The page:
The right things about God which Job had spoken are important for us. He spoke of the living power of God able to redeem sinful men and women. In connection with that redemption, he expressed the hope that he would be present to see and hear God's judgment of him. And yet Job understood the nature of death as Solomon described it. He spoke of the decomposition of his body, but also believed that the same body would one day stand before God.
If Job was the only Old Testament character to make this claim we might have an excuse to discount his evidence. But he is not. In the prophecy of Isaiah the things we have learnt from Ecclesiastes and Job are repeated. Note first the description of the death state in chapter 26, verses 13 and 14:
"Other lords beside thee have had dominion over us ... They are dead, they shall not live; they are deceased, they shall not rise: therefore hast thou visited and destroyed them, and made all their memory to perish."
By careful repetition, there is an inevitability about the fate of these men -- 'dead' and 'deceased', they shall 'not live' nor 'rise'. As Solomon had said: "The memory of them is forgotten."
In contrast, however, to this hopelessness, is the position of those who are God's people:
"Thy dead men shall live, together with my dead body shall they arise. Awake and sing, ye that dwell in dust: for thy dew is as the dew of herbs, and the earth shall cast out her dead" (Isaiah 26:19).
What we have therefore learnt is that though for some it is true that the death state is final, for others, although the death state itself is the same -- complete unconsciousness, the "one event that cometh upon all" -- there is a hope of arising or being cast forth from the earth.
This categorization is taken a step further in Daniel's prophecy where the second group-God's people-arise to an as yet unknown destiny. The wording used is critically important, as we shall see:
"And many (not all) of them that sleep in the dust of the earth shall awake, some to everlasting life, and some to shame and everlasting contempt" (Daniel 12:2).
We know sufficiently well from our study that this is the language of Scripture on this subject. 'The dust of the earth' echoes the Genesis record of the fate of Adam, Eve and their descendants. Clearly there is to be a separation between those whose destiny is everlasting life and those for whom there will be shame and everlasting contempt.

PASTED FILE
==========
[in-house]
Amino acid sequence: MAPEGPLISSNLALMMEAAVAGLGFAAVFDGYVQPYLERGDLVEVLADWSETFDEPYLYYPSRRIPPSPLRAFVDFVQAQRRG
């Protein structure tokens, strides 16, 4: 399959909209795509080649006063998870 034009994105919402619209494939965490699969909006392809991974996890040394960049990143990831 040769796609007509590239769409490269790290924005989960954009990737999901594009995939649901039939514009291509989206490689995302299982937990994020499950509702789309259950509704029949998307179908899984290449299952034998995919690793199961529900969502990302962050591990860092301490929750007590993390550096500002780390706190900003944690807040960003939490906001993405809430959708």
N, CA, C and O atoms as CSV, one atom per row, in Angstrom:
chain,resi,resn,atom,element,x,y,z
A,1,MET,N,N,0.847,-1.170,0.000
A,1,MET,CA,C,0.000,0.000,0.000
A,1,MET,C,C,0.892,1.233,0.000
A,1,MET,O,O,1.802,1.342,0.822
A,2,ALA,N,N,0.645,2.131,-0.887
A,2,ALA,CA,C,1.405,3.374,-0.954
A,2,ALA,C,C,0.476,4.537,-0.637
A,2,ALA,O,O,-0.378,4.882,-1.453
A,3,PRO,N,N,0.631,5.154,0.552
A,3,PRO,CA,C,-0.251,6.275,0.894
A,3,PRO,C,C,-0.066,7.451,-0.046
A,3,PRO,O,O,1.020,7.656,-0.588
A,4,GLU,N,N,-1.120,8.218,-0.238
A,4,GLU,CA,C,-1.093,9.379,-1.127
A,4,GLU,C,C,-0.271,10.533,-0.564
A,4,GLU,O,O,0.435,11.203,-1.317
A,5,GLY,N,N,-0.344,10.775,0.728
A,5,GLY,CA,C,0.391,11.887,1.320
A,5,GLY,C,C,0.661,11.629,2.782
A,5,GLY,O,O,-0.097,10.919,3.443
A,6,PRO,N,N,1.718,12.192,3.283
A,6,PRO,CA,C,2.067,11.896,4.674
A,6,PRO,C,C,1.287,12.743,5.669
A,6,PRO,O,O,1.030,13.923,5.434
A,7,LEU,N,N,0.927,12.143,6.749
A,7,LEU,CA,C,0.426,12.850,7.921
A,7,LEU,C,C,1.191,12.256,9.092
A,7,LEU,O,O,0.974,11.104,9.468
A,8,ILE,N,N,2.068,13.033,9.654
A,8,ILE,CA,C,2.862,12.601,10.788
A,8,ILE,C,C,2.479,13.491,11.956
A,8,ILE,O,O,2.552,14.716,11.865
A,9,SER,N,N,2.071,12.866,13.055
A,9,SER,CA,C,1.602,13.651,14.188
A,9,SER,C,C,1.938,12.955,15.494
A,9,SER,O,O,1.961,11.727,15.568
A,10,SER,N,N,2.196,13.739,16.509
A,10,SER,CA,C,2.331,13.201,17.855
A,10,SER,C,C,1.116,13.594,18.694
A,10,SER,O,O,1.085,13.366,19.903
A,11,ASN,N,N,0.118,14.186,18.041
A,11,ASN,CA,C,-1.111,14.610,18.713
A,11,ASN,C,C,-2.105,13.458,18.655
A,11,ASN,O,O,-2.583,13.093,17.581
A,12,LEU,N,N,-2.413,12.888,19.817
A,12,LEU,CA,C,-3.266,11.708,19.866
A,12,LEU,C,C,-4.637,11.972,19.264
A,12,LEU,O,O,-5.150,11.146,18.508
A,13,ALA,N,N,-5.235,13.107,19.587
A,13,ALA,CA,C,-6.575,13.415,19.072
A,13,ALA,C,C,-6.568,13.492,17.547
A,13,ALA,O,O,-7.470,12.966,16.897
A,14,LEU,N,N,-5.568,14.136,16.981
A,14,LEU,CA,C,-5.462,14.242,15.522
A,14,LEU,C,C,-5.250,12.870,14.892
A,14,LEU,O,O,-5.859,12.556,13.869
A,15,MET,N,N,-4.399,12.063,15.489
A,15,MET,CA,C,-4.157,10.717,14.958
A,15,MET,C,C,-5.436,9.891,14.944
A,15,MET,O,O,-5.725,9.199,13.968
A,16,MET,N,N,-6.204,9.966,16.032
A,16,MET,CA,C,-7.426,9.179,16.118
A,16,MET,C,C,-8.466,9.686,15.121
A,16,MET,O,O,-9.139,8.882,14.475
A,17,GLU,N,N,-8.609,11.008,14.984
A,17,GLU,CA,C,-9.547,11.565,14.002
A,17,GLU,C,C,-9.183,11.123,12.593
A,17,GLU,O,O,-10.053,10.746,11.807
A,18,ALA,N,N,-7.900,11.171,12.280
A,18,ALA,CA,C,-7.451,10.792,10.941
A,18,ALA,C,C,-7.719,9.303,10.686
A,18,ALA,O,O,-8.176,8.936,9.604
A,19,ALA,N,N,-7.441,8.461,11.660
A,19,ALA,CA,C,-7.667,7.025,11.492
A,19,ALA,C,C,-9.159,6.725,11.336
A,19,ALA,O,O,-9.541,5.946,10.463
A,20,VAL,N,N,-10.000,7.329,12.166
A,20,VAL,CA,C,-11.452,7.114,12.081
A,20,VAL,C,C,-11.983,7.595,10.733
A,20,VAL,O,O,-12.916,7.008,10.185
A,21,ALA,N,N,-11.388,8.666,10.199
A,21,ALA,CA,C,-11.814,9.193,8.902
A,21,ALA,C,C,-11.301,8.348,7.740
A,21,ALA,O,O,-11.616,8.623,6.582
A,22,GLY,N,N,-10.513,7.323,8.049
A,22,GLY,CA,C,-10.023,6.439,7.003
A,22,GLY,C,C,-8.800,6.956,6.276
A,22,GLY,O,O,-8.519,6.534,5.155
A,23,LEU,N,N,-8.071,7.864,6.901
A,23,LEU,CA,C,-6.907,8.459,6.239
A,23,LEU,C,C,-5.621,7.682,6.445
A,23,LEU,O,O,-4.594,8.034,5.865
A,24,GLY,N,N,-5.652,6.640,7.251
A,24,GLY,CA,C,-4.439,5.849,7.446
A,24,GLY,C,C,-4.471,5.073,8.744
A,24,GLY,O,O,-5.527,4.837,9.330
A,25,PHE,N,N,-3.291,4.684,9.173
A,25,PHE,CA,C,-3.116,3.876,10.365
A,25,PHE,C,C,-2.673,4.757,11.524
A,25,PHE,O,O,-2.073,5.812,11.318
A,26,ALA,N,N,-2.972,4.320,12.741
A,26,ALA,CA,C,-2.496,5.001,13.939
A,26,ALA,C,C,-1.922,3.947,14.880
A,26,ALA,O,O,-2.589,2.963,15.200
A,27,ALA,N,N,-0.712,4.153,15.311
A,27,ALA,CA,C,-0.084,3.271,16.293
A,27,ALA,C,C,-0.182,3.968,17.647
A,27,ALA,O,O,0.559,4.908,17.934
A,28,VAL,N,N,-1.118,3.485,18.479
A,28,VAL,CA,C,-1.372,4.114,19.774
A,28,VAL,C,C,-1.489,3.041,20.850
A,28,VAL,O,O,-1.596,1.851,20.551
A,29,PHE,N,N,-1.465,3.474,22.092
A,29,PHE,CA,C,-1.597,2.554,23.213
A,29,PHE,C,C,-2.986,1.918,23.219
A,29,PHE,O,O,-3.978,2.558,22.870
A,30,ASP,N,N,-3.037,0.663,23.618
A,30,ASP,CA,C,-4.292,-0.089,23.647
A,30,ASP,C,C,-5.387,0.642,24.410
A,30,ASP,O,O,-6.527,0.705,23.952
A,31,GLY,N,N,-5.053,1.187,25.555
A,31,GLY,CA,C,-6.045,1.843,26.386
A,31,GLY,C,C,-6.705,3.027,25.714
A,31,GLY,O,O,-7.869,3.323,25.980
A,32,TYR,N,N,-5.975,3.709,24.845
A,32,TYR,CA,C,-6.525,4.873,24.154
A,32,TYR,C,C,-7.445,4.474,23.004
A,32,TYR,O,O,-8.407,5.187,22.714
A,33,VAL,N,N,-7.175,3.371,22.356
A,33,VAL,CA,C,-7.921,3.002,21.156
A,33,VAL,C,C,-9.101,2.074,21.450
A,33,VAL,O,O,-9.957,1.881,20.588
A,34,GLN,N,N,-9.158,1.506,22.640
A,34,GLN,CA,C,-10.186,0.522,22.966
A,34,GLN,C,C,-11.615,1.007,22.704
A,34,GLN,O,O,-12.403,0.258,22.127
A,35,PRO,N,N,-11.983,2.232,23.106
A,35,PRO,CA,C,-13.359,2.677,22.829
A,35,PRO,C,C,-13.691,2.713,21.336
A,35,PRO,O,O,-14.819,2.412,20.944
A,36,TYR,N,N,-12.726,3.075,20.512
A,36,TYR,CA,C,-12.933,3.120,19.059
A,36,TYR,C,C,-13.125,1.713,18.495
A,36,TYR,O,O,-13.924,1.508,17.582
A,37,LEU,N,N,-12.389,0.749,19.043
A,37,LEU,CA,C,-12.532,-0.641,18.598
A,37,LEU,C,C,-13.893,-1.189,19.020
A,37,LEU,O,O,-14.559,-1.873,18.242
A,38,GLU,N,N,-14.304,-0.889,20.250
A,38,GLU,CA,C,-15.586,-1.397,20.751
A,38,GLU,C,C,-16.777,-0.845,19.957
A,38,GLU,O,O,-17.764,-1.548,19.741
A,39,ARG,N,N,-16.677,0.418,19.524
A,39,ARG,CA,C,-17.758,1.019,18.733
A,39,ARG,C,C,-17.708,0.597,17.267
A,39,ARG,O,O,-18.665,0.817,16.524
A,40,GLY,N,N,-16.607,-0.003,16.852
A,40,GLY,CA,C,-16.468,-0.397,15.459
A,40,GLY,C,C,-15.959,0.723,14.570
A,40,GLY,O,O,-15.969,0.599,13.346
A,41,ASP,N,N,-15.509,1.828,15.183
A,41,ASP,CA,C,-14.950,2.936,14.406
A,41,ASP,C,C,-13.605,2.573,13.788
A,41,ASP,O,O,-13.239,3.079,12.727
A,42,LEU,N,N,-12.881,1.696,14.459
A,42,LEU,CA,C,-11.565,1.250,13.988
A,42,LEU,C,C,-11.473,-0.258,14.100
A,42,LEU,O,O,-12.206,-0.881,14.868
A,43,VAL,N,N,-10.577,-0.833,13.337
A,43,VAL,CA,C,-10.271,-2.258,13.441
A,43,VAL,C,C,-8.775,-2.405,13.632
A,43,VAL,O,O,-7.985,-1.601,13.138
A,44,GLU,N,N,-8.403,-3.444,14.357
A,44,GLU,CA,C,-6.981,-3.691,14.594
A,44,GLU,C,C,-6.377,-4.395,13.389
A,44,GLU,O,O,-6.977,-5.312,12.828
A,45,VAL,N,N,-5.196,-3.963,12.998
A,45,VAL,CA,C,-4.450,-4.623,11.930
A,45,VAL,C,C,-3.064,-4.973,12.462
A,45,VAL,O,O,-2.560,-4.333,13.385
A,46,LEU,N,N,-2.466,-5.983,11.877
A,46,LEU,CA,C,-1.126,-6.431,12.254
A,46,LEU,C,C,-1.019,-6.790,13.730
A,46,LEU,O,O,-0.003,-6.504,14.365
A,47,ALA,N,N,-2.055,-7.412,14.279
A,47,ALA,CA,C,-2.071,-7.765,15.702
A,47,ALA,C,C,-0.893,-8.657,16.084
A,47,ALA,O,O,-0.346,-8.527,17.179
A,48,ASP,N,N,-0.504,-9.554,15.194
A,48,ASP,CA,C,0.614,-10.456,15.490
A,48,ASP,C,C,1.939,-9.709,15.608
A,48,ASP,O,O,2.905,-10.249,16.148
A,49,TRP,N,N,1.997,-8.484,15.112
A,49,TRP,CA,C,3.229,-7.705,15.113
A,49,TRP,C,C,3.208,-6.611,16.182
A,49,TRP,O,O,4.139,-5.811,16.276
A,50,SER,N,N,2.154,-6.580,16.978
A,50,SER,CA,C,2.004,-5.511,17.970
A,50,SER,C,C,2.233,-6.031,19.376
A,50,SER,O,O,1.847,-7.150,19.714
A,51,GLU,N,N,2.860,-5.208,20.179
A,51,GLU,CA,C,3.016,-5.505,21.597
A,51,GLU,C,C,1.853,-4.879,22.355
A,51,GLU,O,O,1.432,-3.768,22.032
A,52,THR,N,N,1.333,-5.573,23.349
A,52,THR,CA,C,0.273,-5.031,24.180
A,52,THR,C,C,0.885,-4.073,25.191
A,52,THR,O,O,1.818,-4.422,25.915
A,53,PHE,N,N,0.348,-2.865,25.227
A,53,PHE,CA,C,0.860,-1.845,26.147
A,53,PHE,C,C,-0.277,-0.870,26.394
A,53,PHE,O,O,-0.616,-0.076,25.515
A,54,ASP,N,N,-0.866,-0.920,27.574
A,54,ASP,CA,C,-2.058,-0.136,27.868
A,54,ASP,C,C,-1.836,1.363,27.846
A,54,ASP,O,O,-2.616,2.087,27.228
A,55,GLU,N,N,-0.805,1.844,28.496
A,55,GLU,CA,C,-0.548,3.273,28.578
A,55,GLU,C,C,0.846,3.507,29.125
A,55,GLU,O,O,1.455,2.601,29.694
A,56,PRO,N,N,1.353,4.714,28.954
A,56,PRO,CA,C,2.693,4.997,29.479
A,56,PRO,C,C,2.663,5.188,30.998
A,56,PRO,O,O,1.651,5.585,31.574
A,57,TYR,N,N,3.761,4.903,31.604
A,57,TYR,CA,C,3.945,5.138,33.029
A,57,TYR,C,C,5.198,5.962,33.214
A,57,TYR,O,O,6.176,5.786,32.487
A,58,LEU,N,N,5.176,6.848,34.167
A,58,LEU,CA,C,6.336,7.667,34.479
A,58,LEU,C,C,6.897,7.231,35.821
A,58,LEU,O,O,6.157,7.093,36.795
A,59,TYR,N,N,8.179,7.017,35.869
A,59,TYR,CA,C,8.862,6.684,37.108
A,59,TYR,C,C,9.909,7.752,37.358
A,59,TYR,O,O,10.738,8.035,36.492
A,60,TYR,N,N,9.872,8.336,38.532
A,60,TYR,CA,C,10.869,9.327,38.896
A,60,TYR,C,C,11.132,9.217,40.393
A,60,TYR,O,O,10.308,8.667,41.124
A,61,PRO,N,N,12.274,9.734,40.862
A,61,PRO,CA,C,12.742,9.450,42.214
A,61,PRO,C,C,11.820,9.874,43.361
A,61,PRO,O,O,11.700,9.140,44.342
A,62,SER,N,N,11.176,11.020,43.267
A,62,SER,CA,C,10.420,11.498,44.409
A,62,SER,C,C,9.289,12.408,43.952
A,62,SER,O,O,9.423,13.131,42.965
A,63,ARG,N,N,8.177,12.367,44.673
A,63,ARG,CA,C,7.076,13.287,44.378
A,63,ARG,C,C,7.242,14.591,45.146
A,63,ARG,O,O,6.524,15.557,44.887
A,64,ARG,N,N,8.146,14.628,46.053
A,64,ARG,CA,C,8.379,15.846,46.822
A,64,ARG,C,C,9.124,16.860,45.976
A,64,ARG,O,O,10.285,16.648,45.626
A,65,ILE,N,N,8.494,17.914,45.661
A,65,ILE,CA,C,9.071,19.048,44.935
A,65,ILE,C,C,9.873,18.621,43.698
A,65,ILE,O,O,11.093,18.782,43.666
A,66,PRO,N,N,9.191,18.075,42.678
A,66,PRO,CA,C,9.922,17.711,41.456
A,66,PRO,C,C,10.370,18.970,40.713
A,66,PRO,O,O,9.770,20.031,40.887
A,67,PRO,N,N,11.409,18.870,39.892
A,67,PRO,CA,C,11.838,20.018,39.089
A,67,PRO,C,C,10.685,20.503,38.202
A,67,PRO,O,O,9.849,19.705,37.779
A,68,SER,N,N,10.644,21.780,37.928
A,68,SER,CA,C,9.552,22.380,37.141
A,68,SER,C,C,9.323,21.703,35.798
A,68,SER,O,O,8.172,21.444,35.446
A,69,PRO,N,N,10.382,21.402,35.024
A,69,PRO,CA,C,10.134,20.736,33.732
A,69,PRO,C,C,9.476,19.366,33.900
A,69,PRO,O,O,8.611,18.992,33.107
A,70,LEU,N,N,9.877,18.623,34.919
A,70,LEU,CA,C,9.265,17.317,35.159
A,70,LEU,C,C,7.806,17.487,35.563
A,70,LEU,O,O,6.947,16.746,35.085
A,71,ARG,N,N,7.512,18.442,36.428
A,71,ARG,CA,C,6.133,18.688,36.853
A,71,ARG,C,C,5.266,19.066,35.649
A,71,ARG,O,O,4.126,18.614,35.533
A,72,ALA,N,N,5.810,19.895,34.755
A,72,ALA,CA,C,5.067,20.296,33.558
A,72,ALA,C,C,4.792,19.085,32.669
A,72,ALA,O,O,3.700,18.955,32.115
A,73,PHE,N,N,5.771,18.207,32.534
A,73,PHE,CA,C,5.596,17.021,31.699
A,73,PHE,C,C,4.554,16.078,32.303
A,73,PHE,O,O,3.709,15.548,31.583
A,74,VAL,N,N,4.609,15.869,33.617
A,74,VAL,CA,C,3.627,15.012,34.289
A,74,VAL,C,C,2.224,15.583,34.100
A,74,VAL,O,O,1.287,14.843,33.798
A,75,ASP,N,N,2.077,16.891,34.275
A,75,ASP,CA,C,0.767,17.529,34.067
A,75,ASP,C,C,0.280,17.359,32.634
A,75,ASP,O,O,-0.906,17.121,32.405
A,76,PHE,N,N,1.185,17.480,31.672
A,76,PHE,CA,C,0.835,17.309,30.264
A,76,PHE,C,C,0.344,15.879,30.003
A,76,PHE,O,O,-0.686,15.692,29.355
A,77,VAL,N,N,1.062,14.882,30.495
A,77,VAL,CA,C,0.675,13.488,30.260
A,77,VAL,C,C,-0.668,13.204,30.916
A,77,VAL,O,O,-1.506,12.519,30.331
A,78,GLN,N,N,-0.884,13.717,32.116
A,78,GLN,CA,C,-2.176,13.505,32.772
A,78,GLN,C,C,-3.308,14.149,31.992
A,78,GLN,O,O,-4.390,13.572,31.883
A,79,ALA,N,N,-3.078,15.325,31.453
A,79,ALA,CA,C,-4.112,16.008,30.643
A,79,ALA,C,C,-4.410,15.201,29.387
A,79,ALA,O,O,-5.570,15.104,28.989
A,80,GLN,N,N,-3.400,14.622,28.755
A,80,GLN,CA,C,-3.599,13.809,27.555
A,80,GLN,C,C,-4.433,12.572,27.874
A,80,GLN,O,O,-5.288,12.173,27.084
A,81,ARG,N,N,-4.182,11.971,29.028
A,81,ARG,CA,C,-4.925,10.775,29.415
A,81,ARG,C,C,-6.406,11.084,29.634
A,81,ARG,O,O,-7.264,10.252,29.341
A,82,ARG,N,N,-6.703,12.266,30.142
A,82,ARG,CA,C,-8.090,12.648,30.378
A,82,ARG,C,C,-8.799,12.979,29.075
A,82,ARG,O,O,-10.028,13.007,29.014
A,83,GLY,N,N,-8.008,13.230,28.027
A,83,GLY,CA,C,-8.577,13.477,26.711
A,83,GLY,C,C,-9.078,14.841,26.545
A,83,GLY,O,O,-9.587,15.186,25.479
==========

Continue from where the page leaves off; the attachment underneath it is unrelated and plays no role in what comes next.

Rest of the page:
In common with other passages of Scripture referring to the death of those who will subsequently be raised, Daniel speaks of them as 'sleeping'. On one occasion, when Jesus was called to the home of a leader of the synagogue whose daughter had died, he was "laughed to scorn" by the professional mourners who had congregated there, when he avowed that the "maid is not dead, but sleepeth" (Matthew 9:24). Had they been familiar with the real meaning of their Scriptures they would have understood that this language confirmed Jesus' intention to raise her from the dead. This is therefore the way in which God Himself views those whom He intends to raise. For Him they are awaiting the call to re-awaken at the dawning of the great day of righteousness.
Daniel's words are also related to another saying of the Lord Jesus Christ:
"For as the Father hath life in himself, so hath he given to the Son to have life in himself; and hath given him authority to execute judgment also, because he is the Son of man. Marvel not at this: for the hour is coming, in the which all that are in the graves shall hear his voice, and shall come forth; they that have done good, unto the resurrection of life; and they that have done evil, unto the resurrection of damnation" (John 5:26-29).
Resurrection is not a commonly discussed subject. Conceptions of what happens after death range across many conflicting theories. Some fondly think of an existence freed from all trammels of this life and this earth, but otherwise purposeless. We should perhaps ask what pleasure such a destiny could give creature or Creator. Side by side with this view is the fear of eternal torment, blazing fires and sulphurous smoke. Common to both ideas is freedom from our present mortal bodies. Whatever our destiny may be, it will involve (so it is said) that part of us which is considered immortal-the essential personality, or 'the soul', to use the common designation.
From our survey of Bible teaching, we know these hazy ideas have no foundation. Instead, and in simple down to earth terms, there is a powerful and compelling truth concerning man's true state and God's scheme of redemption:
In this program, special arrangements have been made for those who will be alive when Christ returns. This was a matter of great concern to believers who could understand the teaching about resurrection and judgment, but thought that it could relate only to those who had already died. Many times in the New Testament the writers were inspired to clarify this. We should be thankful that they did, for the signs of mounting distress in the earth herald the great day God has appointed "in which he will judge the world in righteousness by that man whom he hath ordained; whereof he hath given assurance unto all men, in that he hath raised him from the dead" (Acts 17:31). We may therefore be among the generation who "shall not all sleep (die), but shall be changed" by the power of the Lord Jesus Christ into the immortal subjects of his divine kingdom.
There will also at Christ's return be men and women (and particularly children) who have not had to decide what their response to the Gospel of truth will be. They will continue to live through the time when "the law will go forth of Zion and the word of the Lord from Jerusalem" (Micah 4:2). Because of the righteous rule of Christ, conditions in the world will improve and expectation of life will increase -- possibly equivalent to the times before the flood. Isaiah prophesied: